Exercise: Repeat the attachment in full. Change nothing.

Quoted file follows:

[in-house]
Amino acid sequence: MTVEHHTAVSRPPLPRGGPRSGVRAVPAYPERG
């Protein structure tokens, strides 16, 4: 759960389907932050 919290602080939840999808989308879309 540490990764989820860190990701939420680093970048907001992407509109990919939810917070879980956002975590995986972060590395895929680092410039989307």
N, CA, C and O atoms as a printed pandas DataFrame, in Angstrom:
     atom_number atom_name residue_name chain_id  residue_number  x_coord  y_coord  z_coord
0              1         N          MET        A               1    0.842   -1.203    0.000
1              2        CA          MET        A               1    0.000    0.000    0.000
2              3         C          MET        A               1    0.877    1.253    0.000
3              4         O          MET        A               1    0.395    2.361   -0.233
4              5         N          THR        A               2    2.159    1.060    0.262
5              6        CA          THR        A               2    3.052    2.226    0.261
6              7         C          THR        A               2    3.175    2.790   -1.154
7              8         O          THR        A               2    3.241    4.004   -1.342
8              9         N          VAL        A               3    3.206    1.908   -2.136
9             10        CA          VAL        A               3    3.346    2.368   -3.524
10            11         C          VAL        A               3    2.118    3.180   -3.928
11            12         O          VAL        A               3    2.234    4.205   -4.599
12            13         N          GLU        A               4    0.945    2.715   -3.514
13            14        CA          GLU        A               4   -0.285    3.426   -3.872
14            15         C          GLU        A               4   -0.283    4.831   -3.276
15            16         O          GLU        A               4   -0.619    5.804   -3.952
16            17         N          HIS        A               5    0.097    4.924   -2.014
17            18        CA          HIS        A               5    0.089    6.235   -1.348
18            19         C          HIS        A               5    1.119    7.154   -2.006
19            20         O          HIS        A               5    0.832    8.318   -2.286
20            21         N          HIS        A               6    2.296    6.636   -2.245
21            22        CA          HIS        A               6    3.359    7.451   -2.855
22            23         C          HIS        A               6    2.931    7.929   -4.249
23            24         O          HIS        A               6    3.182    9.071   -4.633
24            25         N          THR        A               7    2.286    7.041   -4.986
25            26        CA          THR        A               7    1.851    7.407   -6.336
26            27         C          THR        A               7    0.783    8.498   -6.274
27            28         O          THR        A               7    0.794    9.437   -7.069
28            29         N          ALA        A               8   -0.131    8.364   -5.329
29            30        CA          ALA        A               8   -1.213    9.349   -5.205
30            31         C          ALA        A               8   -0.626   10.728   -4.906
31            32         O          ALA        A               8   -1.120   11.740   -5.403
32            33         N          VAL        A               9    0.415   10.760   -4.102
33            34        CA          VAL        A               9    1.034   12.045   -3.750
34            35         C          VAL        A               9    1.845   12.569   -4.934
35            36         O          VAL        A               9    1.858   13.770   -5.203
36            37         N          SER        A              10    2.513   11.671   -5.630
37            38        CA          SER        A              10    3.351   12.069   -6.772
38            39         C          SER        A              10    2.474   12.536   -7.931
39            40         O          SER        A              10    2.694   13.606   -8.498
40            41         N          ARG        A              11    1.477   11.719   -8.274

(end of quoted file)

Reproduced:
[in-house]
Amino acid sequence: MTVEHHTAVSRPPLPRGGPRSGVRAVPAYPERG
């Protein structure tokens, strides 16, 4: 759960389907932050 919290602080939840999808989308879309 540490990764989820860190990701939420680093970048907001992407509109990919939810917070879980956002975590995986972060590395895929680092410039989307």
N, CA, C and O atoms as a printed pandas DataFrame, in Angstrom:
     atom_number atom_name residue_name chain_id  residue_number  x_coord  y_coord  z_coord
0              1         N          MET        A               1    0.842   -1.203    0.000
1              2        CA          MET        A               1    0.000    0.000    0.000
2              3         C          MET        A               1    0.877    1.253    0.000
3              4         O          MET        A               1    0.395    2.361   -0.233
4              5         N          THR        A               2    2.159    1.060    0.262
5              6        CA          THR        A               2    3.052    2.226    0.261
6              7         C          THR        A               2    3.175    2.790   -1.154
7              8         O          THR        A               2    3.241    4.004   -1.342
8              9         N          VAL        A               3    3.206    1.908   -2.136
9             10        CA          VAL        A               3    3.346    2.368   -3.524
10            11         C          VAL        A               3    2.118    3.180   -3.928
11            12         O          VAL        A               3    2.234    4.205   -4.599
12            13         N          GLU        A               4    0.945    2.715   -3.514
13            14        CA          GLU        A               4   -0.285    3.426   -3.872
14            15         C          GLU        A               4   -0.283    4.831   -3.276
15            16         O          GLU        A               4   -0.619    5.804   -3.952
16            17         N          HIS        A               5    0.097    4.924   -2.014
17            18        CA          HIS        A               5    0.089    6.235   -1.348
18            19         C          HIS        A               5    1.119    7.154   -2.006
19            20         O          HIS        A               5    0.832    8.318   -2.286
20            21         N          HIS        A               6    2.296    6.636   -2.245
21            22        CA          HIS        A               6    3.359    7.451   -2.855
22            23         C          HIS        A               6    2.931    7.929   -4.249
23            24         O          HIS        A               6    3.182    9.071   -4.633
24            25         N          THR        A               7    2.286    7.041   -4.986
25            26        CA          THR        A               7    1.851    7.407   -6.336
26            27         C          THR        A               7    0.783    8.498   -6.274
27            28         O          THR        A               7    0.794    9.437   -7.069
28            29         N          ALA        A               8   -0.131    8.364   -5.329
29            30        CA          ALA        A               8   -1.213    9.349   -5.205
30            31         C          ALA        A               8   -0.626   10.728   -4.906
31            32         O          ALA        A               8   -1.120   11.740   -5.403
32            33         N          VAL        A               9    0.415   10.760   -4.102
33            34        CA          VAL        A               9    1.034   12.045   -3.750
34            35         C          VAL        A               9    1.845   12.569   -4.934
35            36         O          VAL        A               9    1.858   13.770   -5.203
36            37         N          SER        A              10    2.513   11.671   -5.630
37            38        CA          SER        A              10    3.351   12.069   -6.772
38            39         C          SER        A              10    2.474   12.536   -7.931
39            40         O          SER        A              10    2.694   13.606   -8.498
40            41         N          ARG        A              11    1.477   11.719   -8.274